When my wife and I brought our first child home from the hospital, I strapped him in to his NHTSA-approved baby seat in the back seat of our Camry. I drove 45 mph on the highway. While Rachael expressed motherly concerns about umbilical cords and breastfeeding, I mentally scanned the future for potential perils I might face in my newfound fatherhood. “I think I’ve got this parenting thing figured out,” I announced, “until he asks for the car keys.”
Sixteen years later, the day that I had long dreaded finally arrived. And you know what? He was an excellent driver from the start. All that worrying for nothing.
His teen years flew by without the angst that many of our friends experienced with their own adolescents. He played the piano and baseball, quoted Seinfeld, was passionate about fitness, skiing and nutrition. He was a joyful, loving son and big brother, and was compassionate and sensitive. He never partied. The only time he was ever sent to the principal’s office, the principal said, “What are you doing here?”
I remember thinking that I never had to worry about my son using drugs and alcohol because he never wanted to put so much as a carbohydrate in his body.
But our blissful ignorance was shattered when my phone rang one afternoon in February during his junior year in college. His friend in Colorado called to report horrific news of drugs and police, and everything spiraled way out of control. Rachael and I were completely dumbfounded. We couldn’t fathom how this could be happening. We thought our son was studying in the library.
The next days were a blur, as we shifted into our instinctual parent rescue mode, while also struggling to piece together the how and the why, what did we do wrong, and should we have known.
I have since spent over three years learning about addiction and substance use disorders. I learned that it hijacks the brain’s ability to make rational decisions, that I didn’t cause it, can’t cure it and can’t control it. I learned that 23 million Americans are currently addicted to alcohol and other substances — and only 1 in 10 of them receives the treatment they need.
We were among the lucky few who found the treatment that our son needed. We found good advice from a wise counselor who knew what we didn’t about treatment and recovery. Fortunately, we encountered a genuinely caring legal system that believed in rehabilitation instead of retribution. And our son, out of options, embraced the treatment we found and offered. He learned how to manage his illness, and surrounded himself with a supportive community of compassionate and dedicated souls who had traveled his road before him.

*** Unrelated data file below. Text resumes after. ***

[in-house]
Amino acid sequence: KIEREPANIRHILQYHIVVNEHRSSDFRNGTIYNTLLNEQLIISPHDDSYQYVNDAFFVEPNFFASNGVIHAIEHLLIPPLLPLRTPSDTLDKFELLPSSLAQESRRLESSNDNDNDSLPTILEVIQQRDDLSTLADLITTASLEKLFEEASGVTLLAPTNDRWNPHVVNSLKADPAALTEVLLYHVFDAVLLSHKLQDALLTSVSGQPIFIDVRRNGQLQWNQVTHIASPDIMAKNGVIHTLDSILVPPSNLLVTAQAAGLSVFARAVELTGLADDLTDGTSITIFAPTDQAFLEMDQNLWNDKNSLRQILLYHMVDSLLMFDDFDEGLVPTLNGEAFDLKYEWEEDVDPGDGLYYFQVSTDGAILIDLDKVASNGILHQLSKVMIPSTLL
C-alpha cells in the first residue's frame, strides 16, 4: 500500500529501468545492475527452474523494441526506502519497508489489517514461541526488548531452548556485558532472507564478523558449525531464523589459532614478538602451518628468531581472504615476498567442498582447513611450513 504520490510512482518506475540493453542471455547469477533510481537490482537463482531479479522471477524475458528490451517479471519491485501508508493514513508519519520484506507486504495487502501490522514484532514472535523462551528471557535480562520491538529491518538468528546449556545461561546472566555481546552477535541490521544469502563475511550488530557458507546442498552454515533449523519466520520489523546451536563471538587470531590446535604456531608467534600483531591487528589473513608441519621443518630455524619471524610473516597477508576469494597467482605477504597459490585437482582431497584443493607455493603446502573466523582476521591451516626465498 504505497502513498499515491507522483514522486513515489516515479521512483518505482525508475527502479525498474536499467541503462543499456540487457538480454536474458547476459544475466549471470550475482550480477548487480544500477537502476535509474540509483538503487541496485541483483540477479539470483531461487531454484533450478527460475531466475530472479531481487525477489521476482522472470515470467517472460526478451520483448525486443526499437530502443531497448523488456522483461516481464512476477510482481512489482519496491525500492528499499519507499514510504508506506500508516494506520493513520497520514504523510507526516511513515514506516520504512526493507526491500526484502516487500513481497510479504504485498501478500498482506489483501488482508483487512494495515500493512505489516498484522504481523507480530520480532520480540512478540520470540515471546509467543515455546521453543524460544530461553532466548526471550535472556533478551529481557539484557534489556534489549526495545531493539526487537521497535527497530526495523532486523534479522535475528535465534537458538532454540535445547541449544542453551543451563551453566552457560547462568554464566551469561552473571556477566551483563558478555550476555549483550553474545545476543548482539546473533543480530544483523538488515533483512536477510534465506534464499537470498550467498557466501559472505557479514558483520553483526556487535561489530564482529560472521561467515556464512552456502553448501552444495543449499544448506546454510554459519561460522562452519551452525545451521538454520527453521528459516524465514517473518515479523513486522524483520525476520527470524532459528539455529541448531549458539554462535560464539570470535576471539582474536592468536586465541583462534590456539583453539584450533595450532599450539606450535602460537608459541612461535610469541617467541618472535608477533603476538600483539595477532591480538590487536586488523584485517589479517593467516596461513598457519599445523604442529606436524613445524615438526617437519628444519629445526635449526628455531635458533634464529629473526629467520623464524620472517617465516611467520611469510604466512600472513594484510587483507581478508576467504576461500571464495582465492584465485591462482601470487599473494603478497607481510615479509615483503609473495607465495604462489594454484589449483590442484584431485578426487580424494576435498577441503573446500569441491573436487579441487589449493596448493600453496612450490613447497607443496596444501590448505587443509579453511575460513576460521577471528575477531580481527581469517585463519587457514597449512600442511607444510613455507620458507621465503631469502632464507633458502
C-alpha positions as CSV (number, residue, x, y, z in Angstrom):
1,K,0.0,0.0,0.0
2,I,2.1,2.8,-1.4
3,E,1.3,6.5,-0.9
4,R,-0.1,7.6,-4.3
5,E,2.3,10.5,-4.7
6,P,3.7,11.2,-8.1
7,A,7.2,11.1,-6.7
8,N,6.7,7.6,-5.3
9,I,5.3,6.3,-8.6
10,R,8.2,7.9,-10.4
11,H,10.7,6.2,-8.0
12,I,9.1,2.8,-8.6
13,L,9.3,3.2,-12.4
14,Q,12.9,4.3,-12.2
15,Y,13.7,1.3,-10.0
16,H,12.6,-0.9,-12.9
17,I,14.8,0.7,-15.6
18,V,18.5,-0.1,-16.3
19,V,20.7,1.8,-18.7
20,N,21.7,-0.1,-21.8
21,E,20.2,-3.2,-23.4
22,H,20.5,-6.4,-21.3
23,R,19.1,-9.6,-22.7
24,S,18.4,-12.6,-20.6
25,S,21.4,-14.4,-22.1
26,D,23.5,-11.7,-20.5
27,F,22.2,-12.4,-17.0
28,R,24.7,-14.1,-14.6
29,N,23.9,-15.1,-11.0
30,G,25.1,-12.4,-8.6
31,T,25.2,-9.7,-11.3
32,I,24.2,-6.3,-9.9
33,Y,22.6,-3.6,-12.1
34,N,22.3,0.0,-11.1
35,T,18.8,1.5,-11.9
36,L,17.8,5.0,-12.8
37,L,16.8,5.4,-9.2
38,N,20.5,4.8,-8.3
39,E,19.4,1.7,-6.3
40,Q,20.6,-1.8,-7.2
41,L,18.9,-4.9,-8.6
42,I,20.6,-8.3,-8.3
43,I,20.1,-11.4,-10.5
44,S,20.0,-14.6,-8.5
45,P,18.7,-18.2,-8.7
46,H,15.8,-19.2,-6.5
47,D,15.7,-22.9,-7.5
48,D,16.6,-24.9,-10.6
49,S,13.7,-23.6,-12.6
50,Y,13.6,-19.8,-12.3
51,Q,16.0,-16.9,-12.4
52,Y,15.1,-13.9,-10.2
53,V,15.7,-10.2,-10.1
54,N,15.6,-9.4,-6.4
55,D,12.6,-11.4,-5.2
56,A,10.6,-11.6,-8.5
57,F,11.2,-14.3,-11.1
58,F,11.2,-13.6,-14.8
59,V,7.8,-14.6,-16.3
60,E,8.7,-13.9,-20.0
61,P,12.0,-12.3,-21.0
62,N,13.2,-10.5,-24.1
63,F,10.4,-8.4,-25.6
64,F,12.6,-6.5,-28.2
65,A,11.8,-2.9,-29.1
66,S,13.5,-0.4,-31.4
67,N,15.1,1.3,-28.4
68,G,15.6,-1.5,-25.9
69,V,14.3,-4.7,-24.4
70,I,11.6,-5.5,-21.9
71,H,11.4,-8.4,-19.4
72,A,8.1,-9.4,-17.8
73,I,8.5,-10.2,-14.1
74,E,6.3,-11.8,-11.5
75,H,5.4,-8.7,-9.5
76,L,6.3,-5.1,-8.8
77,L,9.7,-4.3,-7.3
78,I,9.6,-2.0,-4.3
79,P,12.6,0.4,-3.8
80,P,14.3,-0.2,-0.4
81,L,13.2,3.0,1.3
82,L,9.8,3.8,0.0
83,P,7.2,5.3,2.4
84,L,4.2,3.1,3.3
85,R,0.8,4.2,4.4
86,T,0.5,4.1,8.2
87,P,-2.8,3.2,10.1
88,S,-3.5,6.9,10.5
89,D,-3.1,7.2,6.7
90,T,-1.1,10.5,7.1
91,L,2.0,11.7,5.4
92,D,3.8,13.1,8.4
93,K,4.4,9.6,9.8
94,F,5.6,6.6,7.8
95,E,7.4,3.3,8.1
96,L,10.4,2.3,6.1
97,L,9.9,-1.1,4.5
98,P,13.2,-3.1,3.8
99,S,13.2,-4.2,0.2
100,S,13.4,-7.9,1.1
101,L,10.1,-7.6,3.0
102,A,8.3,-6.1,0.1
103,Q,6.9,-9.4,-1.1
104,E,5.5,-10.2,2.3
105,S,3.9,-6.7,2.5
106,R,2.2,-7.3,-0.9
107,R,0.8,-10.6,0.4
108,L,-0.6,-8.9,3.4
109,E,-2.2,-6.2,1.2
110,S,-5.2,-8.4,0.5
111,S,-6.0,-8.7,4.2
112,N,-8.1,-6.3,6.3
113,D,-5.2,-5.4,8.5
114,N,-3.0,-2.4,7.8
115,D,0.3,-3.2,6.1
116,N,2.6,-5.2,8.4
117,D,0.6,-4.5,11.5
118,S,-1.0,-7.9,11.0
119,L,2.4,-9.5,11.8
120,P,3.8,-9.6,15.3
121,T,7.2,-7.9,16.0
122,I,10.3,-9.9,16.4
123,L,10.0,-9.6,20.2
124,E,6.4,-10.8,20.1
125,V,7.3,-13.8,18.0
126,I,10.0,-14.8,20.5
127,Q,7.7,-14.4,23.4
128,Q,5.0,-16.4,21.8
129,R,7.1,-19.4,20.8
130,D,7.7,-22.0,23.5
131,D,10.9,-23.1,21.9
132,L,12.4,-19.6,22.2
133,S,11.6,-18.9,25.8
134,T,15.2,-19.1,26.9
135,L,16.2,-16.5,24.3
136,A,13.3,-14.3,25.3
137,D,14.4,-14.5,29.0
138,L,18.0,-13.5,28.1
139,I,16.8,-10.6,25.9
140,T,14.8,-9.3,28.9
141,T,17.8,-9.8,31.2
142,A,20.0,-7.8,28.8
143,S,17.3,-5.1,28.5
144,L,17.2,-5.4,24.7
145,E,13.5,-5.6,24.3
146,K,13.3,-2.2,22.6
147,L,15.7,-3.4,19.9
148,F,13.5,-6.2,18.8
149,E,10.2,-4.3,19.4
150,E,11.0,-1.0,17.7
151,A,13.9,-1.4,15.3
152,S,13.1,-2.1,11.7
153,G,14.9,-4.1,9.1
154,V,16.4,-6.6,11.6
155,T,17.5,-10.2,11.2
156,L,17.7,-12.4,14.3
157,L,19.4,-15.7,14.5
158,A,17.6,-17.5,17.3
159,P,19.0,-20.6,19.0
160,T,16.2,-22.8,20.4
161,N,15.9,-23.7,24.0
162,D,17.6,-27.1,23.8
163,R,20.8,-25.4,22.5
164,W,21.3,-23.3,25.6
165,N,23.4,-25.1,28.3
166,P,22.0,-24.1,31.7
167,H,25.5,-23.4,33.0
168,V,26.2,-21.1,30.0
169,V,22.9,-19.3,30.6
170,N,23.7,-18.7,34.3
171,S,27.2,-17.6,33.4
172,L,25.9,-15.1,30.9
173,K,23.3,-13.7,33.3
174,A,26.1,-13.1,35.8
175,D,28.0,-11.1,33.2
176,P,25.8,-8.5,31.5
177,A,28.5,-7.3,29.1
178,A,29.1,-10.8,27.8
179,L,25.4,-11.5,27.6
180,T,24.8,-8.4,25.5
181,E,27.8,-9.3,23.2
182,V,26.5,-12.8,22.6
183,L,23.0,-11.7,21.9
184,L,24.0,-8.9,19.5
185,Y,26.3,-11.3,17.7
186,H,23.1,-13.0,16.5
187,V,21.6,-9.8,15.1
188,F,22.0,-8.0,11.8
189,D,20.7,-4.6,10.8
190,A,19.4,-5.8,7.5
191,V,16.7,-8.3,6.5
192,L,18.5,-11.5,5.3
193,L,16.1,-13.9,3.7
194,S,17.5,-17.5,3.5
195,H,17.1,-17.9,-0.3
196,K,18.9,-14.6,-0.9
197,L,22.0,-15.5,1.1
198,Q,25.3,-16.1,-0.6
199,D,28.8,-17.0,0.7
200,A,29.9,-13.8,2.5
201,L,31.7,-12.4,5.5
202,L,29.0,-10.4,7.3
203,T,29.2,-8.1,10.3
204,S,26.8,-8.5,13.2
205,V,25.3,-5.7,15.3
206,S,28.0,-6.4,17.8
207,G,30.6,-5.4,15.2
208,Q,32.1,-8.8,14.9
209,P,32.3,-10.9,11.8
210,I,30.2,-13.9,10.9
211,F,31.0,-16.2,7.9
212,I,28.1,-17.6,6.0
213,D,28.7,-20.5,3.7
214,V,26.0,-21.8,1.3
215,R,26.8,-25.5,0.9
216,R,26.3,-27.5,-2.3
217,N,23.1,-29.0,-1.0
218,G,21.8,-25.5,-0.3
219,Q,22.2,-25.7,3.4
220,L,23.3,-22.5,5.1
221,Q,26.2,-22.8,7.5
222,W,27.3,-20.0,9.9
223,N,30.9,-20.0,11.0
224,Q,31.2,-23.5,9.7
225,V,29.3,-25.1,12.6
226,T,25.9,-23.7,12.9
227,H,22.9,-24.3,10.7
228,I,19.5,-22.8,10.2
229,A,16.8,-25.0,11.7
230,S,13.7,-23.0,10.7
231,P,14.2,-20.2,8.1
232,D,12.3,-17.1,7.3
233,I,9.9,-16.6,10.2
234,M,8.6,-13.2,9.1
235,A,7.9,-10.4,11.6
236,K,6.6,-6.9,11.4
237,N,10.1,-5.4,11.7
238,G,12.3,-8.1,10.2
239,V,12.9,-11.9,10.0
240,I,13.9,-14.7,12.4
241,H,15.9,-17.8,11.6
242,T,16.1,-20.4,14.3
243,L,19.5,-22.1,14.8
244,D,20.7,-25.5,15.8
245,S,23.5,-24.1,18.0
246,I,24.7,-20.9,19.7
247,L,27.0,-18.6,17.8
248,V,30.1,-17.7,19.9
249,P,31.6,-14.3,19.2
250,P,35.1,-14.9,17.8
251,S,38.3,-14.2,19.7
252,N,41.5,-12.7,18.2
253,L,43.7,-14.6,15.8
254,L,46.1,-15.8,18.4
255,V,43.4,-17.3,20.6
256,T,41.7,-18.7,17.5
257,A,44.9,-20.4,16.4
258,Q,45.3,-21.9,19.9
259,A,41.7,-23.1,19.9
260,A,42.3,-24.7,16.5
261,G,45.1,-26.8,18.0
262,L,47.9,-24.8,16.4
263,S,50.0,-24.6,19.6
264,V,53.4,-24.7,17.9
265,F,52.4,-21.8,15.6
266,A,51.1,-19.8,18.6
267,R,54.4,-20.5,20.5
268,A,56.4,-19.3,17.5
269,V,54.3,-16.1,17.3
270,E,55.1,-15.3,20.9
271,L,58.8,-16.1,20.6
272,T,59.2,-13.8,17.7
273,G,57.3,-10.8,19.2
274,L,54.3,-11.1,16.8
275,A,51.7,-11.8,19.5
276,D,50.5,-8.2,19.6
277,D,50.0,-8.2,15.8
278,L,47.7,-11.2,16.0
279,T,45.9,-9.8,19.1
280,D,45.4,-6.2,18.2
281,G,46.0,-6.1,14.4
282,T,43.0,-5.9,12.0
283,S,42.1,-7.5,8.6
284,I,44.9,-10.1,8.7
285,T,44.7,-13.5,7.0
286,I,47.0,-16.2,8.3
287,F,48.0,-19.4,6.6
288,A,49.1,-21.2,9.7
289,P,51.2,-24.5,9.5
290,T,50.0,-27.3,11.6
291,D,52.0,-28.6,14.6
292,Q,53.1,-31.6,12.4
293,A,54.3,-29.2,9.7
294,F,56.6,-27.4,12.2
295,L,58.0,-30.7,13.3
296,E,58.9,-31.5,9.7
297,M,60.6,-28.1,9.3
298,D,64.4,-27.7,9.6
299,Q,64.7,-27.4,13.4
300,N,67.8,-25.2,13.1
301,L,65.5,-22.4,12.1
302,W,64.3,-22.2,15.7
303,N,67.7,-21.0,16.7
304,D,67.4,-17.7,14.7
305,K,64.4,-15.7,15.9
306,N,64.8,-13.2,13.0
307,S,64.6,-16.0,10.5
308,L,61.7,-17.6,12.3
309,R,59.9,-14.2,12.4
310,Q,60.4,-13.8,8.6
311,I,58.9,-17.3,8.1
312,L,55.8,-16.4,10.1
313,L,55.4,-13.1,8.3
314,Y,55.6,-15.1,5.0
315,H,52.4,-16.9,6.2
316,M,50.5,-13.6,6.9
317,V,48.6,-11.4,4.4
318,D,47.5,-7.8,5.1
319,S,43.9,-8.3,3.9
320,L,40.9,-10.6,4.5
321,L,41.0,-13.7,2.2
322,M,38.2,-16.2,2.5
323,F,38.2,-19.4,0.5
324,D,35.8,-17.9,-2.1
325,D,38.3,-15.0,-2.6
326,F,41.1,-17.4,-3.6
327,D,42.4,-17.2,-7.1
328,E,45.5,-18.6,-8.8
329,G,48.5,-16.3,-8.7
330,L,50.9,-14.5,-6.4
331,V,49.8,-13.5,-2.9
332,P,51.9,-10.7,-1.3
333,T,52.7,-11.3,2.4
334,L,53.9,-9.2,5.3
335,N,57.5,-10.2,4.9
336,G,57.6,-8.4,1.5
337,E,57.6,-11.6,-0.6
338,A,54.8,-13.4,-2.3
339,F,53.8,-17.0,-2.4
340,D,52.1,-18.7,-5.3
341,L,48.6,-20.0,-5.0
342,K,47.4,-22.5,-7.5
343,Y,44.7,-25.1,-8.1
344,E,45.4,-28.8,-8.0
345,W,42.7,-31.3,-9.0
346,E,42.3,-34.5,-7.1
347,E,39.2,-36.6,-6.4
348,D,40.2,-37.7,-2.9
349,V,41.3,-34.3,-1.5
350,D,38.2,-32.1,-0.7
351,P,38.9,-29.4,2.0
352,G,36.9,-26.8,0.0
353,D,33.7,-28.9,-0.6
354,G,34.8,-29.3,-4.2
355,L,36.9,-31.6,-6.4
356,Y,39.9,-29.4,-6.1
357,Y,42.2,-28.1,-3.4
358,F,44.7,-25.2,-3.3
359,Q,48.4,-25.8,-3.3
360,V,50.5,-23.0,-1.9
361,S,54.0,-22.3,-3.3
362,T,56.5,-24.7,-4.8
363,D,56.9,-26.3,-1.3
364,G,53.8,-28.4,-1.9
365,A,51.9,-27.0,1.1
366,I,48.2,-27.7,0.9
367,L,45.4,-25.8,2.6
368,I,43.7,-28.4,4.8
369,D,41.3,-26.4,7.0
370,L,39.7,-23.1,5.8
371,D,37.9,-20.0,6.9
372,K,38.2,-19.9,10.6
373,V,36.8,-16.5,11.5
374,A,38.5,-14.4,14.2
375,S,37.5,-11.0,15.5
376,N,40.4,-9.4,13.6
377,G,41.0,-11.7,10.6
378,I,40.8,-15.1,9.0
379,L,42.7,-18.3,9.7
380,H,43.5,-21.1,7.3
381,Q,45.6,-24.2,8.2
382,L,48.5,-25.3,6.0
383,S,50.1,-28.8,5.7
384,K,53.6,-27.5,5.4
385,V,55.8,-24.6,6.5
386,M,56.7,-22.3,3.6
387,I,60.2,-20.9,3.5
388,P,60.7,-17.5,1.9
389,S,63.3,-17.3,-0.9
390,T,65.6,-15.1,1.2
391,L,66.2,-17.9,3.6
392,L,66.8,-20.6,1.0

But my worry still remained. Relapse is such a common occurrence, and I still suffered from PTSD from that February call that had jolted me out of my serenity and ignorance. I flinched whenever my phone rang and I saw my son’s name on the caller ID. I feared the worst. But this time, his voice was clear and upbeat. “How long do you grill chicken thighs?” he wanted to know.
Rachael and I now volunteer as Parent Coaches. For an hour a week, we talk on the phone with other parents who are concerned about their children’s substance use. I especially like working with other fathers, who, by some accident of culture, have learned to keep their feelings to themselves. I don’t have all the answers, nor do I have a magic cure. What I do have is a little experience, perspective, and a few tools I’ve been taught, like listening openly and allowing natural consequences to be a learning experience. And that worrying is not very useful.
Sometimes these ideas help. Most often, the parents I coach are just happy to talk to someone who understands a bit about what they are going through, without feeling shame, judgment or stigma. And every once in a while, I get to hear a parent’s pride in their child’s progress.
This past summer, I got to see my son graduate from college. He is focused, determined and inspired. He has been in recovery for over three years. He has a full-time job and talks about going to graduate school. “You will be amazed,” said one of the tent-card slogans at a support group I attend. And I am.